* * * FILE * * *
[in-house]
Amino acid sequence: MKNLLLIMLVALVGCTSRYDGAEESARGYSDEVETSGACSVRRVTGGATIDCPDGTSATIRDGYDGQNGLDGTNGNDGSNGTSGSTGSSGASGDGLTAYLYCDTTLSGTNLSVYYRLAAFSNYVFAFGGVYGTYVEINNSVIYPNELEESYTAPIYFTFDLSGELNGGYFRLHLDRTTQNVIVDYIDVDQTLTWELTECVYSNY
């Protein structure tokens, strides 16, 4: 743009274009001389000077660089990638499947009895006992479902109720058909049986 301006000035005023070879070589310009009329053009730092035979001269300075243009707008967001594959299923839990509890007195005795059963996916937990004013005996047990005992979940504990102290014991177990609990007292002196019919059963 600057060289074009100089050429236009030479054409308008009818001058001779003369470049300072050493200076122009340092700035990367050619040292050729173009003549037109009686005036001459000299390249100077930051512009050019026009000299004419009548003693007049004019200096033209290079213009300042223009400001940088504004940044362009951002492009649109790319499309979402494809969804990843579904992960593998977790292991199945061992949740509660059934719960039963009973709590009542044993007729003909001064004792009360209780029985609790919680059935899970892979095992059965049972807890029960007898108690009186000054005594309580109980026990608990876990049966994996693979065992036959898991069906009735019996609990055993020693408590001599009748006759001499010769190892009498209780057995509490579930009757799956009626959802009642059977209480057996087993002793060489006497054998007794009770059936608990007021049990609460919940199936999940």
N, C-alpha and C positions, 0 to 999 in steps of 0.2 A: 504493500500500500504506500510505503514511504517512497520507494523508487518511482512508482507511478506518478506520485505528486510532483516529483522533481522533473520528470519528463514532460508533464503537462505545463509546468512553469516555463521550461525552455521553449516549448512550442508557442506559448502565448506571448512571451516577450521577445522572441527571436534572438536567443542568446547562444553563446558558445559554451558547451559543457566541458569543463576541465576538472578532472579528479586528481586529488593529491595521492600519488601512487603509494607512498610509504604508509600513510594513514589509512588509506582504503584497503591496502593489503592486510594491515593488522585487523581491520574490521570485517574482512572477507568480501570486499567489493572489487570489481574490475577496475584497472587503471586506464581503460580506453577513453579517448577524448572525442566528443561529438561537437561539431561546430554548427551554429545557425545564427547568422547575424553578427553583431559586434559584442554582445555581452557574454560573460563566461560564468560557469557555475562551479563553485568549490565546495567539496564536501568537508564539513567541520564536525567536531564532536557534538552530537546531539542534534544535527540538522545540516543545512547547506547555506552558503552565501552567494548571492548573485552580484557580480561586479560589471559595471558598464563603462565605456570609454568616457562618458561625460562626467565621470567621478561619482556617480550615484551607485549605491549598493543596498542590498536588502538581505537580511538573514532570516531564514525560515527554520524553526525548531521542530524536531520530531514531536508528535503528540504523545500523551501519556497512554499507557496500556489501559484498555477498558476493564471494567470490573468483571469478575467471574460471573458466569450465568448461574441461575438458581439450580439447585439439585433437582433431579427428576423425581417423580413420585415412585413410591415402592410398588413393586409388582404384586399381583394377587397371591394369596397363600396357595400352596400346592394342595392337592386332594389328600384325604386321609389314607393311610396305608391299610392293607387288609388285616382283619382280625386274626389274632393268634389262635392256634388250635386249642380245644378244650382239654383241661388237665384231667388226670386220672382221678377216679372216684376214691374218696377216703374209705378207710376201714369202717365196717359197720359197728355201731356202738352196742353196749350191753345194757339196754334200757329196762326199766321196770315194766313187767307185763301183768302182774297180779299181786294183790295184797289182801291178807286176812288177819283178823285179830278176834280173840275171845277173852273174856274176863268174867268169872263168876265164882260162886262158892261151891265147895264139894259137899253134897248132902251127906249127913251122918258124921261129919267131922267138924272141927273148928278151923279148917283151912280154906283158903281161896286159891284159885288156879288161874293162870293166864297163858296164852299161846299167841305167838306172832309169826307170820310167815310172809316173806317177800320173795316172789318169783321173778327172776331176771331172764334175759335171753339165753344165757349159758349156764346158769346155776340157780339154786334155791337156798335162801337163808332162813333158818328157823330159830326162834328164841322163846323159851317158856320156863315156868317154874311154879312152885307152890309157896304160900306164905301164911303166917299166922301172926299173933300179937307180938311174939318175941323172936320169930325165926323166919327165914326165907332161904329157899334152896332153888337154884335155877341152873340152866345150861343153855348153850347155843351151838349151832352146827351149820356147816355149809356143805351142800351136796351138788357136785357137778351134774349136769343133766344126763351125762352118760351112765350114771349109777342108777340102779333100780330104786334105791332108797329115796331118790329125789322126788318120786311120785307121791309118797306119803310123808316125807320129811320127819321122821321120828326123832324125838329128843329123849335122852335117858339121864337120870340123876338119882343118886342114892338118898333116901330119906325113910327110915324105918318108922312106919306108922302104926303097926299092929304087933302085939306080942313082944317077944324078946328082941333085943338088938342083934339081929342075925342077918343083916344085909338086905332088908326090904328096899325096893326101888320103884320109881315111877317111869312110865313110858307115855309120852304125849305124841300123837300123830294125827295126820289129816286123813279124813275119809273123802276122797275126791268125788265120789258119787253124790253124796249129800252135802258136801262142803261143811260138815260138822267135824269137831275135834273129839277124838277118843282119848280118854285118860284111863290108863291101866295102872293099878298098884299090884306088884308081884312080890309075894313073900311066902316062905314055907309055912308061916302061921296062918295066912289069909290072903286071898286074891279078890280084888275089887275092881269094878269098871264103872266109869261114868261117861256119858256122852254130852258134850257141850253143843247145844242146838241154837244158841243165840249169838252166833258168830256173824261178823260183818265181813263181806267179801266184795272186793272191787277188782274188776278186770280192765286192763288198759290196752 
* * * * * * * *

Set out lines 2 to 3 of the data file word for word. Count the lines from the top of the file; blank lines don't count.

Amino acid sequence: MKNLLLIMLVALVGCTSRYDGAEESARGYSDEVETSGACSVRRVTGGATIDCPDGTSATIRDGYDGQNGLDGTNGNDGSNGTSGSTGSSGASGDGLTAYLYCDTTLSGTNLSVYYRLAAFSNYVFAFGGVYGTYVEINNSVIYPNELEESYTAPIYFTFDLSGELNGGYFRLHLDRTTQNVIVDYIDVDQTLTWELTECVYSNY
């Protein structure tokens, strides 16, 4: 743009274009001389000077660089990638499947009895006992479902109720058909049986 301006000035005023070879070589310009009329053009730092035979001269300075243009707008967001594959299923839990509890007195005795059963996916937990004013005996047990005992979940504990102290014991177990609990007292002196019919059963 600057060289074009100089050429236009030479054409308008009818001058001779003369470049300072050493200076122009340092700035990367050619040292050729173009003549037109009686005036001459000299390249100077930051512009050019026009000299004419009548003693007049004019200096033209290079213009300042223009400001940088504004940044362009951002492009649109790319499309979402494809969804990843579904992960593998977790292991199945061992949740509660059934719960039963009973709590009542044993007729003909001064004792009360209780029985609790919680059935899970892979095992059965049972807890029960007898108690009186000054005594309580109980026990608990876990049966994996693979065992036959898991069906009735019996609990055993020693408590001599009748006759001499010769190892009498209780057995509490579930009757799956009626959802009642059977209480057996087993002793060489006497054998007794009770059936608990007021049990609460919940199936999940």